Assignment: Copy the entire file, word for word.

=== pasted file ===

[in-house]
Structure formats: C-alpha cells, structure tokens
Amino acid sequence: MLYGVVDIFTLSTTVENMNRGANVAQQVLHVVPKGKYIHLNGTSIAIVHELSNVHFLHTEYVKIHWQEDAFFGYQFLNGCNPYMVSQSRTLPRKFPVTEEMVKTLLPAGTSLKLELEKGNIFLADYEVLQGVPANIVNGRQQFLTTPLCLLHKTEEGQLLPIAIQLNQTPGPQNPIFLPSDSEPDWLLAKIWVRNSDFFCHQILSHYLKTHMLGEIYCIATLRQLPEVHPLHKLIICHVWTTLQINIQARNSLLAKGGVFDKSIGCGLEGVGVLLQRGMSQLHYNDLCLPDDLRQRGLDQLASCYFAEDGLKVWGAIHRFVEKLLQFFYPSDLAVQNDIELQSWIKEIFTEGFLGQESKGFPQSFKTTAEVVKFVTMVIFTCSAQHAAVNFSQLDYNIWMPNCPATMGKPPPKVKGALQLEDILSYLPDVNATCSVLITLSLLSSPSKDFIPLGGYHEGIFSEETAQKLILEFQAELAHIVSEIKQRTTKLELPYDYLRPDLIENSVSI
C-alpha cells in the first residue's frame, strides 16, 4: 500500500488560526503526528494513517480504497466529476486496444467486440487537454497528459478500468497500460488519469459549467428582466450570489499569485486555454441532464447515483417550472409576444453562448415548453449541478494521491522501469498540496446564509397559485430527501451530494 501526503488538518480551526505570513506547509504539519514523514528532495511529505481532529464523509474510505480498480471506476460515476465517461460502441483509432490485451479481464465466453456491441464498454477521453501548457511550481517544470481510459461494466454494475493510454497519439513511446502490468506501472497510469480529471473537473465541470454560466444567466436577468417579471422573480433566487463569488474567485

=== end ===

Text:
[in-house]
Structure formats: C-alpha cells, structure tokens
Amino acid sequence: MLYGVVDIFTLSTTVENMNRGANVAQQVLHVVPKGKYIHLNGTSIAIVHELSNVHFLHTEYVKIHWQEDAFFGYQFLNGCNPYMVSQSRTLPRKFPVTEEMVKTLLPAGTSLKLELEKGNIFLADYEVLQGVPANIVNGRQQFLTTPLCLLHKTEEGQLLPIAIQLNQTPGPQNPIFLPSDSEPDWLLAKIWVRNSDFFCHQILSHYLKTHMLGEIYCIATLRQLPEVHPLHKLIICHVWTTLQINIQARNSLLAKGGVFDKSIGCGLEGVGVLLQRGMSQLHYNDLCLPDDLRQRGLDQLASCYFAEDGLKVWGAIHRFVEKLLQFFYPSDLAVQNDIELQSWIKEIFTEGFLGQESKGFPQSFKTTAEVVKFVTMVIFTCSAQHAAVNFSQLDYNIWMPNCPATMGKPPPKVKGALQLEDILSYLPDVNATCSVLITLSLLSSPSKDFIPLGGYHEGIFSEETAQKLILEFQAELAHIVSEIKQRTTKLELPYDYLRPDLIENSVSI
C-alpha cells in the first residue's frame, strides 16, 4: 500500500488560526503526528494513517480504497466529476486496444467486440487537454497528459478500468497500460488519469459549467428582466450570489499569485486555454441532464447515483417550472409576444453562448415548453449541478494521491522501469498540496446564509397559485430527501451530494 501526503488538518480551526505570513506547509504539519514523514528532495511529505481532529464523509474510505480498480471506476460515476465517461460502441483509432490485451479481464465466453456491441464498454477521453501548457511550481517544470481510459461494466454494475493510454497519439513511446502490468506501472497510469480529471473537473465541470454560466444567466436577468417579471422573480433566487463569488474567485